heart wherewith thou shalt fear, and for the sight of thine eyes which
thou shalt see(#De 28:64-67).
Thus ends the history of the natural Israel as seen and foretold by its
founder. It is a dark picture indeed. But there is nevertheless a brighter
side, whereof we may get a satisfying glimpse in our Lords Olivet
prophecy. For He Who, "when He beheld the city, wept over it, "
foreseeing its approaching doom (#Lu 19:41-44) spake a gracious word of
promise, wherein is an assurance of mercy and salvation that was to follow
that people and to be accessible to them in all their wanderings throughout
this long "day of salvation." For "God has not cast away
His people which He foreknew." And this is to be seen in the fact
that, while decreeing that they should "be led away captive into
all nations, " He also decreed that "This gospel of the Kingdom
shall be preached in all the world for a witness to all nations, "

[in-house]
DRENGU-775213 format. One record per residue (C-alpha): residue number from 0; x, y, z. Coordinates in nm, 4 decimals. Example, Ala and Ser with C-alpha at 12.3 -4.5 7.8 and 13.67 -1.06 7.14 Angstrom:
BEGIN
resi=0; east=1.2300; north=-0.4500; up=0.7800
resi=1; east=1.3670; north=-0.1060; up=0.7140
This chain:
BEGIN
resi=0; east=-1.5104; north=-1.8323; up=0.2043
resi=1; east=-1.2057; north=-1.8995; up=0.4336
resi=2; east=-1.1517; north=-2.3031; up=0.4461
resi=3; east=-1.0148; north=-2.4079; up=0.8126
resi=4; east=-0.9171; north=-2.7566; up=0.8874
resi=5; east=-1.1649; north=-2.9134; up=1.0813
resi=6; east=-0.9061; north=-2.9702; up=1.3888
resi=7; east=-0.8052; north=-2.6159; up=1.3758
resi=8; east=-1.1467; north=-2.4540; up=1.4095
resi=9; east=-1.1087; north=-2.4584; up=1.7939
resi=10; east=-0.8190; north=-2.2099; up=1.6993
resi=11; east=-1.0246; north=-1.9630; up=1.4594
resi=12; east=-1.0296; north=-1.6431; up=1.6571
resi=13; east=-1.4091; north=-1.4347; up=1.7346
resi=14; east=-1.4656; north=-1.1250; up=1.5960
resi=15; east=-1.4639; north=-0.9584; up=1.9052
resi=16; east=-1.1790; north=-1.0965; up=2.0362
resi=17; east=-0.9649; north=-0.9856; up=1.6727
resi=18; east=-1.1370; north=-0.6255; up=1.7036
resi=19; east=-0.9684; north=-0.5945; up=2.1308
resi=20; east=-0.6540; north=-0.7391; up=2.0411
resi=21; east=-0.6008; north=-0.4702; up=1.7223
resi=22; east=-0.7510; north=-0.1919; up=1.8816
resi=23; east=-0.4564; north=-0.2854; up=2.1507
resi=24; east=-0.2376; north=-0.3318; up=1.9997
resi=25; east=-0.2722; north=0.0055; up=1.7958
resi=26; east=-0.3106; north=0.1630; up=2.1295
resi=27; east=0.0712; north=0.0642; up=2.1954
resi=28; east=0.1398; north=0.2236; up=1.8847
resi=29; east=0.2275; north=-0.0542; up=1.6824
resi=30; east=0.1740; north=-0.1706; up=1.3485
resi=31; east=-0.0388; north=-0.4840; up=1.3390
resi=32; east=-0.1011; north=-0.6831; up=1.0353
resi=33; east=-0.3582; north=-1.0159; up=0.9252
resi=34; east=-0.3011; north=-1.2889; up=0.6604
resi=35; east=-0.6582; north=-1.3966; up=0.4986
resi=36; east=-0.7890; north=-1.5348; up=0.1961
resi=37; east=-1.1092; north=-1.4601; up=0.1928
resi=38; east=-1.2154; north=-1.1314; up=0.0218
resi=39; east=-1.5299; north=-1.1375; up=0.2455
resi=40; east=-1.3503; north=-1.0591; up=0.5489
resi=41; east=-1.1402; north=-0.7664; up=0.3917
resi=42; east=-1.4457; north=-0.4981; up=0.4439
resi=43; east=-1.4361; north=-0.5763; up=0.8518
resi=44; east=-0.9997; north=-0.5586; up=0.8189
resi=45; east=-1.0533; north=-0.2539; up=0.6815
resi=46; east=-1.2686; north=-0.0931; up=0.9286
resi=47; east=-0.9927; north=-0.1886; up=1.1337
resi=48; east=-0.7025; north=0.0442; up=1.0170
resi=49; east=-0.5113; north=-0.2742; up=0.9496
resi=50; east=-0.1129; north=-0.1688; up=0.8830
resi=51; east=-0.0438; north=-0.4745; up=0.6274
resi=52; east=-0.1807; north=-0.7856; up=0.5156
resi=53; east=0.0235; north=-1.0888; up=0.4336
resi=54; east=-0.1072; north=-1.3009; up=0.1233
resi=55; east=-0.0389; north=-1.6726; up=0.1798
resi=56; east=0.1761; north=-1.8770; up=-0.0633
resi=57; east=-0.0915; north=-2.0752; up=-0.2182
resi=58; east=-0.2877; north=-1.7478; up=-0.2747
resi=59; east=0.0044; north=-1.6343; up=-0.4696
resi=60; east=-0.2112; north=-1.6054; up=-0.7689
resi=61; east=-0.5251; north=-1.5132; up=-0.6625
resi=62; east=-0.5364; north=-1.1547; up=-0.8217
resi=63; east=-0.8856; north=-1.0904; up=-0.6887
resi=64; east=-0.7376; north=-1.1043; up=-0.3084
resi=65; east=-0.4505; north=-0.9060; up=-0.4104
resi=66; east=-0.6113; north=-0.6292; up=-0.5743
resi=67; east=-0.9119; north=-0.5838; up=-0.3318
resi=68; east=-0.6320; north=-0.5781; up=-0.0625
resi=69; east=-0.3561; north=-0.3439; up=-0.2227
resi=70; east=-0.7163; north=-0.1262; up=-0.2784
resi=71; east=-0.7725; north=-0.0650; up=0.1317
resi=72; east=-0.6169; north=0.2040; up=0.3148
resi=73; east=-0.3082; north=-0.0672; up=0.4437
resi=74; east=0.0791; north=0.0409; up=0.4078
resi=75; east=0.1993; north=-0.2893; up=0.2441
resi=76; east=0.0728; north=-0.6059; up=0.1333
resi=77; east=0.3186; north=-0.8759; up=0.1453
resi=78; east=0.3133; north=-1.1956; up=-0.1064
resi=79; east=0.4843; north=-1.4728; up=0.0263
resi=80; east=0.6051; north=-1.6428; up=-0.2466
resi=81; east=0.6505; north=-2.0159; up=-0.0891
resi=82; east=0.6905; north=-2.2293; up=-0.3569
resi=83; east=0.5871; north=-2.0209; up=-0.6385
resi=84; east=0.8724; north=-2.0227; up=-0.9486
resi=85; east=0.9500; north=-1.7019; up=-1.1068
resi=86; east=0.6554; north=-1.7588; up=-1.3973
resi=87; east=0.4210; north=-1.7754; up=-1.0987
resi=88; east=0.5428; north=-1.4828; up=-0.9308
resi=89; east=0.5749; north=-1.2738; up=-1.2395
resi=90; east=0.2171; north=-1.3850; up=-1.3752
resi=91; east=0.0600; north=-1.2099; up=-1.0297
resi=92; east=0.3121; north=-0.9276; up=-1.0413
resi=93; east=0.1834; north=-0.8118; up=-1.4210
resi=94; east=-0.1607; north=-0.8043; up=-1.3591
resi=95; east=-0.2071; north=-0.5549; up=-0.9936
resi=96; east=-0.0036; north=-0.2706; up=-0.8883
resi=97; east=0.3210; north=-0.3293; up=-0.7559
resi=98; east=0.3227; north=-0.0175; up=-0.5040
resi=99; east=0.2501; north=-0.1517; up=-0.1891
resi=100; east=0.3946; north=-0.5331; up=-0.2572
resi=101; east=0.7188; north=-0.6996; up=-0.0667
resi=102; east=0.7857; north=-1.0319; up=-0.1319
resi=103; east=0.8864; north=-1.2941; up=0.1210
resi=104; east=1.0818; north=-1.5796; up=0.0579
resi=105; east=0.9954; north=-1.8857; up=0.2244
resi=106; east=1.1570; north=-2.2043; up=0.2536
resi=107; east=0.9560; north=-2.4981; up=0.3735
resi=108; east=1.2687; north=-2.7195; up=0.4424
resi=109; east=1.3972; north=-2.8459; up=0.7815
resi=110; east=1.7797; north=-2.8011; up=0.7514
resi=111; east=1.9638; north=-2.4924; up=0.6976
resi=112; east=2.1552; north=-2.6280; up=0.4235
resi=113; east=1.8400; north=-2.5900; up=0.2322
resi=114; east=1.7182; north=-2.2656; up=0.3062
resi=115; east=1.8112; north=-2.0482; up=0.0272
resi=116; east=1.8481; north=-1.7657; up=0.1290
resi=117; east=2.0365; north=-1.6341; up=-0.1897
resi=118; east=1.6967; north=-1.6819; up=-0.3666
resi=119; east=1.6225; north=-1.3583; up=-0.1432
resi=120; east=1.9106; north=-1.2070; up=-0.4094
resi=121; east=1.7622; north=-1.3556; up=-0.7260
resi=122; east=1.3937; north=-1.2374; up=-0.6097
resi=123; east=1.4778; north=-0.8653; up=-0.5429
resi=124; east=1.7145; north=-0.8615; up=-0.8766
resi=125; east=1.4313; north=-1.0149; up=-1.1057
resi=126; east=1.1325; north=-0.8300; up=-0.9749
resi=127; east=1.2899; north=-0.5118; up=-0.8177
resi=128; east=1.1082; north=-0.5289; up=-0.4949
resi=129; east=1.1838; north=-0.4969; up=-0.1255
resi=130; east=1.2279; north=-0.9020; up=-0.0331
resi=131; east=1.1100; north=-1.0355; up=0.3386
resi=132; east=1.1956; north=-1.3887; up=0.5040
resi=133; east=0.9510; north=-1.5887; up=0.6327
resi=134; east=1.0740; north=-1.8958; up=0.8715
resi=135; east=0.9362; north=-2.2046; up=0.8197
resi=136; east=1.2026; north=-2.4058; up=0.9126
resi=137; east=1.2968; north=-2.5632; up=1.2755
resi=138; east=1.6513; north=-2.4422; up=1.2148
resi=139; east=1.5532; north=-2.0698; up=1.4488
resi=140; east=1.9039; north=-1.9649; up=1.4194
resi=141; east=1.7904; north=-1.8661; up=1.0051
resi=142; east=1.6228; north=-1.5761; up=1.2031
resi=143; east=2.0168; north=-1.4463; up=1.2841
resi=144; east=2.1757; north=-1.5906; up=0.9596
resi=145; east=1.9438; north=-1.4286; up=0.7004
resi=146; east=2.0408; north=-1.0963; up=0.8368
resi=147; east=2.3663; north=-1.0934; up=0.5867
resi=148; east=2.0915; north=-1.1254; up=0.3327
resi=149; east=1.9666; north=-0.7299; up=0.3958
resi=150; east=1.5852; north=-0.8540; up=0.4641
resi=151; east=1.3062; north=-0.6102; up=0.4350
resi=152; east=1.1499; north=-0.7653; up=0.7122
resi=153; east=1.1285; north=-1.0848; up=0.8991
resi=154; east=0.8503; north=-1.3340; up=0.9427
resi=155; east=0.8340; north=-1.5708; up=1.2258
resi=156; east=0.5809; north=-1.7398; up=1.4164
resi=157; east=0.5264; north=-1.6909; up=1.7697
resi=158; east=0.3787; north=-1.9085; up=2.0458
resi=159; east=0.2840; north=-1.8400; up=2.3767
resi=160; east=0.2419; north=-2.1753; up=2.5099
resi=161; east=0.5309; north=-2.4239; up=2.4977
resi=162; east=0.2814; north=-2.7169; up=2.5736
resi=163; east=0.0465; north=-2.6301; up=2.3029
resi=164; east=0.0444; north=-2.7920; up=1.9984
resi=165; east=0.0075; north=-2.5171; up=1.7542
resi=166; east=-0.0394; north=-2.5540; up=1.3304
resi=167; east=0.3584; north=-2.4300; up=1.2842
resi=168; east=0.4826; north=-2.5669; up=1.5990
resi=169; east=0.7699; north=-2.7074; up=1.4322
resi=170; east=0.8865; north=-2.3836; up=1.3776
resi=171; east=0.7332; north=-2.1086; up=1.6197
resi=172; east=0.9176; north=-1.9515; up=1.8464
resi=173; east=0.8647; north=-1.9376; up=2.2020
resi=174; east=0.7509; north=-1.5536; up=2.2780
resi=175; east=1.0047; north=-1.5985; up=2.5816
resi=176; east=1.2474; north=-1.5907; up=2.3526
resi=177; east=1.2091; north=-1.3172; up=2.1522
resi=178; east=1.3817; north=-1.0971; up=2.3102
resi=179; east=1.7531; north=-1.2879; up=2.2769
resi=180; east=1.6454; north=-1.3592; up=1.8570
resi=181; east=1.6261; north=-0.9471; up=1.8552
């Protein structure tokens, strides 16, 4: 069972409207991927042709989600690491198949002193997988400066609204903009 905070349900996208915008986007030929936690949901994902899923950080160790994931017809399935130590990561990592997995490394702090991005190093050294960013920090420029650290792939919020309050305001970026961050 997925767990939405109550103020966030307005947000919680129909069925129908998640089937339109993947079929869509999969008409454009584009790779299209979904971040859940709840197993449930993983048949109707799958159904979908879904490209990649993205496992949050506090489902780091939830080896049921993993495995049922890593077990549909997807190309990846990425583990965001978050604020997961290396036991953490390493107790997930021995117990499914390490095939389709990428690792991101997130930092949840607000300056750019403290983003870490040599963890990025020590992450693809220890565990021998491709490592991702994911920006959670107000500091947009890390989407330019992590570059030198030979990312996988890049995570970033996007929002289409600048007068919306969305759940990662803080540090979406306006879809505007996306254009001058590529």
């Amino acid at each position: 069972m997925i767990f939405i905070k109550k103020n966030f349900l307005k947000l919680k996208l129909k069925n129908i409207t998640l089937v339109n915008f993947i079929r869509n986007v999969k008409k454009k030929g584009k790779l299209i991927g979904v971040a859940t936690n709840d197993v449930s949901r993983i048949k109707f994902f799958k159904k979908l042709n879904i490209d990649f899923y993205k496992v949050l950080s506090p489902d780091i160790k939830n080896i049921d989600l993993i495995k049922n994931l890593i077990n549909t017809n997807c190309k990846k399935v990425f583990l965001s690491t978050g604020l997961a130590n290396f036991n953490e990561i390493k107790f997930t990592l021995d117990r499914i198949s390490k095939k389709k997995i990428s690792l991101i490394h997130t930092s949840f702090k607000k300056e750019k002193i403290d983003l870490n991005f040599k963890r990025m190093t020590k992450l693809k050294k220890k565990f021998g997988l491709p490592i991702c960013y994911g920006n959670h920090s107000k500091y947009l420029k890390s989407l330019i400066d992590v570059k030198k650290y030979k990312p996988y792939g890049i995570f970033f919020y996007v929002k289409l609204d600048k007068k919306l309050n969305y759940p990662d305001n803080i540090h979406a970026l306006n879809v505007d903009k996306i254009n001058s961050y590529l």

before "the end" shall come.
Therefore, in whatever nation they may be throughout "the times of
the Gentiles, " they are within reach of the life saving sound of
"the gospel of God, " which is "the power of God unto salvation
to everyone that believeth; to the Jew first" (#Ro 1:16). Moreover,
through the gracious providence of God there are now in all the principle
countries of the world special agencies for the evangelization of the
people of Jewish descent.
"What shall we then say to these things?" Let us be zealous
to take up the unfinished business of the great apostle to the Gentiles,
"preaching the Kingdom of God" (#Ac 28:31) with special efforts
at reaching "the lost sheep of the house of Israel, " to the
end that they, "the natural branches, " may be "graffed
into their own olive tree." For "God is able to graff them in
again; " and He will do so, "if they abide not still in unbelief."
For "SO"and not in any other way"ALL ISRAEL
SHALL BE SAVED." -End of Book-